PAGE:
Born in Kent, Len grew up on Thameside, his father and grandfather having worked in the shipyards at Greenock. He was evacuated to his grandparents’ home during the war for a formative year that turned out to include the Clydeside Blitz.  An exceptional trio of poets are thus connected: W.S. Graham, born in Greenock in 1918, and Thomas A. Clark, born there in 1944, the sea running through all their work. Len left school at fifteen, and didn’t go back to formal education for ten years, when he studied at Medway College of Art, Brighton College of Art, Newbattle in Edinburgh and the University of Edinburgh. He taught art briefly at Aberdeen, then in Edinburgh, and for many years in the Scottish Borders. He went to live in Kelso in 1969, where he had the good fortune to meet and marry Jean; they had two children, Catriona and Finlay.  Their home was the appropriately, sunnily named ‘Eden Cottage’.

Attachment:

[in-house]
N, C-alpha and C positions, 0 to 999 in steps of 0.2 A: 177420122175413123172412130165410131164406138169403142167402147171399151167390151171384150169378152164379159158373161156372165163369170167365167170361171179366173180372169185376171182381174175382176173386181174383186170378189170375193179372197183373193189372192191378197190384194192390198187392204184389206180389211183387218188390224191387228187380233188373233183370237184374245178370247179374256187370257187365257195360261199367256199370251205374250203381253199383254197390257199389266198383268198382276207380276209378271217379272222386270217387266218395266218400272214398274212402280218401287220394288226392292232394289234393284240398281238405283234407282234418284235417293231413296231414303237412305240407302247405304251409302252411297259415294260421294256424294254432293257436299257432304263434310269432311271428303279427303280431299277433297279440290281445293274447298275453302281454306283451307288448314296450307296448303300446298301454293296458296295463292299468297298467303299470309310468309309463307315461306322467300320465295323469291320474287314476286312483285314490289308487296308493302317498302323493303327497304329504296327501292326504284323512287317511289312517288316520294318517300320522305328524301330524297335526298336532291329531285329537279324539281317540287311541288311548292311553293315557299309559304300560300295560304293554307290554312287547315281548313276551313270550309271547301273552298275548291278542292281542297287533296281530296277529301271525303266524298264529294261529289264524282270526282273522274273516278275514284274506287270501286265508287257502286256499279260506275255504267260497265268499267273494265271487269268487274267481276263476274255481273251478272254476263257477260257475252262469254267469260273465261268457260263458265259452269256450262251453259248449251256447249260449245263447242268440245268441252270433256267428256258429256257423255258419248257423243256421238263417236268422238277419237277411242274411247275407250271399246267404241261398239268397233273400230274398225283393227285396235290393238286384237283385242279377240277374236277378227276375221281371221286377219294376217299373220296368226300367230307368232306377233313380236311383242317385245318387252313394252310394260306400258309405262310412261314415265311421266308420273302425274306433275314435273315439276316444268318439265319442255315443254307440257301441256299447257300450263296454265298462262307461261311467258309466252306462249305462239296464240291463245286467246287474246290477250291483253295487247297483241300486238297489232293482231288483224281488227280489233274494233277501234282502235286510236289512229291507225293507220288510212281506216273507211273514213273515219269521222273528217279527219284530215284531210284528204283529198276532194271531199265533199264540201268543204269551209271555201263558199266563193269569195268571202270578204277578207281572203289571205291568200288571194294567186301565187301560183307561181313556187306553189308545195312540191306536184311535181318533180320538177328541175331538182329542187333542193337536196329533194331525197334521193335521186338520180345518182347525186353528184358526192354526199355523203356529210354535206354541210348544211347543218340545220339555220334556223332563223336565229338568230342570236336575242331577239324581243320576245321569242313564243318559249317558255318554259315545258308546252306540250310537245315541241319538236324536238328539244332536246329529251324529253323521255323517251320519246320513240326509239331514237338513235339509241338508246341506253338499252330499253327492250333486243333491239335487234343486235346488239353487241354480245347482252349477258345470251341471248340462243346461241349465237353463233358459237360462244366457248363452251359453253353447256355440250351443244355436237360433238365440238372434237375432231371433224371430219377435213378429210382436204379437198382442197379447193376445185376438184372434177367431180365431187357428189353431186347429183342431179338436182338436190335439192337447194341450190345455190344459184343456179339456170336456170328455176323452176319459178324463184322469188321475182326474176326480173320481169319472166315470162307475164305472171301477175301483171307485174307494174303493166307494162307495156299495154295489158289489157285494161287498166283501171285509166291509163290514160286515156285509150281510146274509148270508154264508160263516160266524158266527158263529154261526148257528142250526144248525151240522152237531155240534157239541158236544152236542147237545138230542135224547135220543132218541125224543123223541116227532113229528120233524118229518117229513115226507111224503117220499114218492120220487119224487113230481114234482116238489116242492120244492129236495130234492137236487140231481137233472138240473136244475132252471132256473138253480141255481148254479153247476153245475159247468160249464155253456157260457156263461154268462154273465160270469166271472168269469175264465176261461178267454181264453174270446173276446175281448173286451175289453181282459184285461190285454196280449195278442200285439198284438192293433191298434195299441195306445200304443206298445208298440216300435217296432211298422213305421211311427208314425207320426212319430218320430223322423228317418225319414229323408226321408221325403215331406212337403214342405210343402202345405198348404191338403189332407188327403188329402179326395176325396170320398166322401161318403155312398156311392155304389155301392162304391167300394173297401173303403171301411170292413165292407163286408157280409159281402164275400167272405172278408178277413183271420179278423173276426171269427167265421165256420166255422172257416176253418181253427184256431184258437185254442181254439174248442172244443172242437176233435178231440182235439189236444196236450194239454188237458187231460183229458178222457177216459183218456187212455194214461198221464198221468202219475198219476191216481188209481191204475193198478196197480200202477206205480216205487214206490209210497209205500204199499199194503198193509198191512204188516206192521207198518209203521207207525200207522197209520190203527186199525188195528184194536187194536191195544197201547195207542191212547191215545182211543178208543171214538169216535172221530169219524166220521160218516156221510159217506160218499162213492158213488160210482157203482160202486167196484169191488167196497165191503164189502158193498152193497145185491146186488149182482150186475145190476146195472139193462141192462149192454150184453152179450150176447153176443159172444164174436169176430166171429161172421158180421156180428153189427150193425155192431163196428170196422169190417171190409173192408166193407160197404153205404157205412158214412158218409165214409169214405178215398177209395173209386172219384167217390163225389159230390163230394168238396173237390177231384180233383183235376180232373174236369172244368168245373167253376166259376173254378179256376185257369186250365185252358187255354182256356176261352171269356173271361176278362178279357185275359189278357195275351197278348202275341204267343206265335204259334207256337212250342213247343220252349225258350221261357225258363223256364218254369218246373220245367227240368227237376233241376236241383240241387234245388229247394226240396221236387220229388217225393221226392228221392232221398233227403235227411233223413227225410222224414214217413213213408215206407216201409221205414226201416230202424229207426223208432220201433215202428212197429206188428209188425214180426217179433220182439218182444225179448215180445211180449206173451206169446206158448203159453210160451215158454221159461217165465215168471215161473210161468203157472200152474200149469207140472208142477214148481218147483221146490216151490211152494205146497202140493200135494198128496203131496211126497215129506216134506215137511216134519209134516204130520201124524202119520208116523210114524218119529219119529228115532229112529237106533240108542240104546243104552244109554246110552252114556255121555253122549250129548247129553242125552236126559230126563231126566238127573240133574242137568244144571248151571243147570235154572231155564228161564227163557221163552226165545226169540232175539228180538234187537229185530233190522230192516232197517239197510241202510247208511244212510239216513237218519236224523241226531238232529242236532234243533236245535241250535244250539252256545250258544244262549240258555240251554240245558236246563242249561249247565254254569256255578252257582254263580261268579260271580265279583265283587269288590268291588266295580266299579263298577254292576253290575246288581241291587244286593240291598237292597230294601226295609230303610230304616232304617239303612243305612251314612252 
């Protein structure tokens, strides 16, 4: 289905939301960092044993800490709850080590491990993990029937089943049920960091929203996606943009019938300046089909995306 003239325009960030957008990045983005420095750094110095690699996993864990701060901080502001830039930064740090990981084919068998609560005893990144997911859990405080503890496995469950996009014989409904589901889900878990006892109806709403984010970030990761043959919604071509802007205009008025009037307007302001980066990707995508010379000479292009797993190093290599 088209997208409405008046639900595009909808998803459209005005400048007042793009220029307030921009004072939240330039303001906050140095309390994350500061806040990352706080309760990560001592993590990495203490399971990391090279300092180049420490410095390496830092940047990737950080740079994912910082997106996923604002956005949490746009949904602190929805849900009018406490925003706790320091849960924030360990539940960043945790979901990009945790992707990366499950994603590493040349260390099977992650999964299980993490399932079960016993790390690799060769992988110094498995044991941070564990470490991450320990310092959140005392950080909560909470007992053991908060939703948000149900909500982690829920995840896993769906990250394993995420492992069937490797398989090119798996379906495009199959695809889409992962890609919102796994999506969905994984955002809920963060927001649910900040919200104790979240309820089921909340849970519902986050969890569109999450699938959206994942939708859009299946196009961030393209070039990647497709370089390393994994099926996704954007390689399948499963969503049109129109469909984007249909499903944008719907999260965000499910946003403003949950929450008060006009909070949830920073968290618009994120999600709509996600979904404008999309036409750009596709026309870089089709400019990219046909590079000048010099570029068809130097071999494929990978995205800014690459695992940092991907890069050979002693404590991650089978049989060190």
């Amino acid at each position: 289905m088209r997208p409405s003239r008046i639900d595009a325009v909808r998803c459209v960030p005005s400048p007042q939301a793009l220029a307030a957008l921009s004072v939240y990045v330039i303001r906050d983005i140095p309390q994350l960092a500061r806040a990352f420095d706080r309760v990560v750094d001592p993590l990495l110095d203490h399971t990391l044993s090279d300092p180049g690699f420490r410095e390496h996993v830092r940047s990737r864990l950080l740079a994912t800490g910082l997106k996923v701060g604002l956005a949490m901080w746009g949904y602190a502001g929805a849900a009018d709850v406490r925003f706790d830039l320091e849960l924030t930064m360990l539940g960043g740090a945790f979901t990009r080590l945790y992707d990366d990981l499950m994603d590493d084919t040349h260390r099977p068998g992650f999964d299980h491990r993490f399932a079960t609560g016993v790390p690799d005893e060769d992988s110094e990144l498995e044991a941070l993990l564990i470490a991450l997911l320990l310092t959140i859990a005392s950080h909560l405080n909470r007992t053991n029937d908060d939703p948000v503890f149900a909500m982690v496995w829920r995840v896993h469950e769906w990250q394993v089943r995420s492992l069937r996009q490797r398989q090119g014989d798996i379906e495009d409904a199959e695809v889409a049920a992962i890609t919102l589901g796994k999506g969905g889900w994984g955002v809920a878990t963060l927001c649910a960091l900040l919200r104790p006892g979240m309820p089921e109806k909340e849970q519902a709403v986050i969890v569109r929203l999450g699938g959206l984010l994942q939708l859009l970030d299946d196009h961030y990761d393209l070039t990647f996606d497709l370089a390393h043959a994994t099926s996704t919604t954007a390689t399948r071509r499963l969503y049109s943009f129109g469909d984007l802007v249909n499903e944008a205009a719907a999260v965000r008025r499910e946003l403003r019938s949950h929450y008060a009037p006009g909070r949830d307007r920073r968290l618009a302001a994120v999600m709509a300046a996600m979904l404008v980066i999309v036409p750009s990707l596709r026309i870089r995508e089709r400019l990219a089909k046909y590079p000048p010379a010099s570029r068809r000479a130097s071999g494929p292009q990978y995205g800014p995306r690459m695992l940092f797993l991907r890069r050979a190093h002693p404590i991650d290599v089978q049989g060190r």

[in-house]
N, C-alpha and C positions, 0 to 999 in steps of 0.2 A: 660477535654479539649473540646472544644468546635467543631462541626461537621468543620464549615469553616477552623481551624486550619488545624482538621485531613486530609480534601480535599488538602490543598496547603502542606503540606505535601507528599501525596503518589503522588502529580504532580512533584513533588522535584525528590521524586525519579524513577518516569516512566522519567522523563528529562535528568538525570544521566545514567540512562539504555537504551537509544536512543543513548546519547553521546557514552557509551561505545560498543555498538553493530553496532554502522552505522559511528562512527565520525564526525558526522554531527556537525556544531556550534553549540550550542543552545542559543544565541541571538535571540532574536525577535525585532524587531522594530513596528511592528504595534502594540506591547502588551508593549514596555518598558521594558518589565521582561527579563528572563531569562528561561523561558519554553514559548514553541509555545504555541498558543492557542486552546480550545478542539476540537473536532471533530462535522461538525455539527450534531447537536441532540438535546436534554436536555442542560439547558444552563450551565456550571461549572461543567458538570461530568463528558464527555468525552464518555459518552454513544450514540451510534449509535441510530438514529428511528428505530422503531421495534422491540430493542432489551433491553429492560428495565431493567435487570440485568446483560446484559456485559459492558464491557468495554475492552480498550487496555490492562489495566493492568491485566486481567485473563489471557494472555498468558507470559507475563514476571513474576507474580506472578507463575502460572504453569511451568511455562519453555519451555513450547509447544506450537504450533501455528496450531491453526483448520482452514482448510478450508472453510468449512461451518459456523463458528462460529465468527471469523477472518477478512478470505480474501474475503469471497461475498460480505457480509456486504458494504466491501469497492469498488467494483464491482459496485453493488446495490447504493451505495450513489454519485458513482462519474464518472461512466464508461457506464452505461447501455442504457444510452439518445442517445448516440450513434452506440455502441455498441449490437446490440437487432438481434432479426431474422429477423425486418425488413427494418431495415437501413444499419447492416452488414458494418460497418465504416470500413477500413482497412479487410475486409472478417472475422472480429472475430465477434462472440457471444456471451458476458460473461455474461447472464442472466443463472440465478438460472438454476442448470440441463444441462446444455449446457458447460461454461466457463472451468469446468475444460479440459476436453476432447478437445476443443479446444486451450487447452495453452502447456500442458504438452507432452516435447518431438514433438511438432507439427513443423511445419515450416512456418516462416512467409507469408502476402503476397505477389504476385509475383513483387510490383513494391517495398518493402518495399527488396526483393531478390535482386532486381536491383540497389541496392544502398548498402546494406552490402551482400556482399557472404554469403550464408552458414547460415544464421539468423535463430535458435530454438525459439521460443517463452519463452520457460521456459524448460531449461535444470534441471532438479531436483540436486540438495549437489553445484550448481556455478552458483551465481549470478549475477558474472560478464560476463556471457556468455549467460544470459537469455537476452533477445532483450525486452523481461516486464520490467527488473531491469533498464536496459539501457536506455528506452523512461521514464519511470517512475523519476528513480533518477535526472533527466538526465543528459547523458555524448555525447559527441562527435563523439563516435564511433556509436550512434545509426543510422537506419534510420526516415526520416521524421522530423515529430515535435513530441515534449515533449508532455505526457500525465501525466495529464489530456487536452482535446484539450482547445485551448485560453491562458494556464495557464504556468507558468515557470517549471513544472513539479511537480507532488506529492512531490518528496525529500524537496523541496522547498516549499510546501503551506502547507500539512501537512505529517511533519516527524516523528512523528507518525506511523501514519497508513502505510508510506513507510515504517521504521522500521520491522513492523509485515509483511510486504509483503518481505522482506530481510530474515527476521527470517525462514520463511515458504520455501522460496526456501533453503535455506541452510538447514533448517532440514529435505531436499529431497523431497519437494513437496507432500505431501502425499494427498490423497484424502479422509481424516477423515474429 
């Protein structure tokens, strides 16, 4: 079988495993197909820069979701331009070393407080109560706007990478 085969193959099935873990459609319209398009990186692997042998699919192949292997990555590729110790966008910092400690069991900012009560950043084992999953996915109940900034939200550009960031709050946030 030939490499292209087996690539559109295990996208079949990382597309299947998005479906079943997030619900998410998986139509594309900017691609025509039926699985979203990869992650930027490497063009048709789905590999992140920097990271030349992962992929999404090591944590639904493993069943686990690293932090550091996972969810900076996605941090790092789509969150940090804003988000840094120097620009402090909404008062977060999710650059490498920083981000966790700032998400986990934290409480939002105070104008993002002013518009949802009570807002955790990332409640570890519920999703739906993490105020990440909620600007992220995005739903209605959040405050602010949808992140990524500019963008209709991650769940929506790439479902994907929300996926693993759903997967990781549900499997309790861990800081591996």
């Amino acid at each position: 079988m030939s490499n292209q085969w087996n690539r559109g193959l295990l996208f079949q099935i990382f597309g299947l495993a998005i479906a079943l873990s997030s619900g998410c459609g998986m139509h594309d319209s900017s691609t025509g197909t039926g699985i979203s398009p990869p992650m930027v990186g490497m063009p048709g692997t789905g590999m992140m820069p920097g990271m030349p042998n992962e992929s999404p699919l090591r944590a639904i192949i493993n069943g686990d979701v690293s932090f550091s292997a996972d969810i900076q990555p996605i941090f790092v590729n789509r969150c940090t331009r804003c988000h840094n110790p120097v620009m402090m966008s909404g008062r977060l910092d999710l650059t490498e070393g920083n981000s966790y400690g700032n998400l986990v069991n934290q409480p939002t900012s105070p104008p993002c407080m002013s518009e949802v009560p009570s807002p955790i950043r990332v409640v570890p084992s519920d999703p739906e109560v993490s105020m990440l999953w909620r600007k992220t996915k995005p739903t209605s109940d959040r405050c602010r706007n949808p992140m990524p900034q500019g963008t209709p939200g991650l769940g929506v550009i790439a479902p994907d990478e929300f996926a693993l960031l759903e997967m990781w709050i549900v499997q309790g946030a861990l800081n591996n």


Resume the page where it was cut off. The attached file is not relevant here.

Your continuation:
His wasn’t a landlocked existence, however. His website recounts that ‘In 1984 Len was invited by the Marine Society to work as an art tutor for three months aboard a troopship in the South Atlantic. In 1988 he undertook a further commission at sea, travelling over fifty thousand sea miles to areas including the Americas, Scandinavia, Africa, the Far East, and the Arabian Gulf during the “Tanker War”.’ One of my favourite pieces is A Pocket Guide to the Sea, which I gave to my cousin’s son in New Zealand. He is a fisherman and hunter: it gave him joy. He kept it in a special envelope in his pocket, and produced it when men from NZ Fisheries came to bother him with paperwork, to show them what simplicity looked like: ‘sail’ written in blue on a white page sliced in half diagonally, for example. It is as laconic as the kiwi sense of humour. Greg Thomas, reviewing the SPL show, describes the pleasure of seeing ‘an upturned steamer sink[ing] into a blue fabric sea (the front cover of a copy of Henry Newbolt’s 1925 text The Tide of Time). Its deck, funnel, and hull are embossed with gnomic phrases about to be carried down to Davy Jones’s Locker. Then there is the marvellous Hot Water Tender T42, an old aluminium kettle decked out with winches, rails, a life-ring and ship’s wheel.’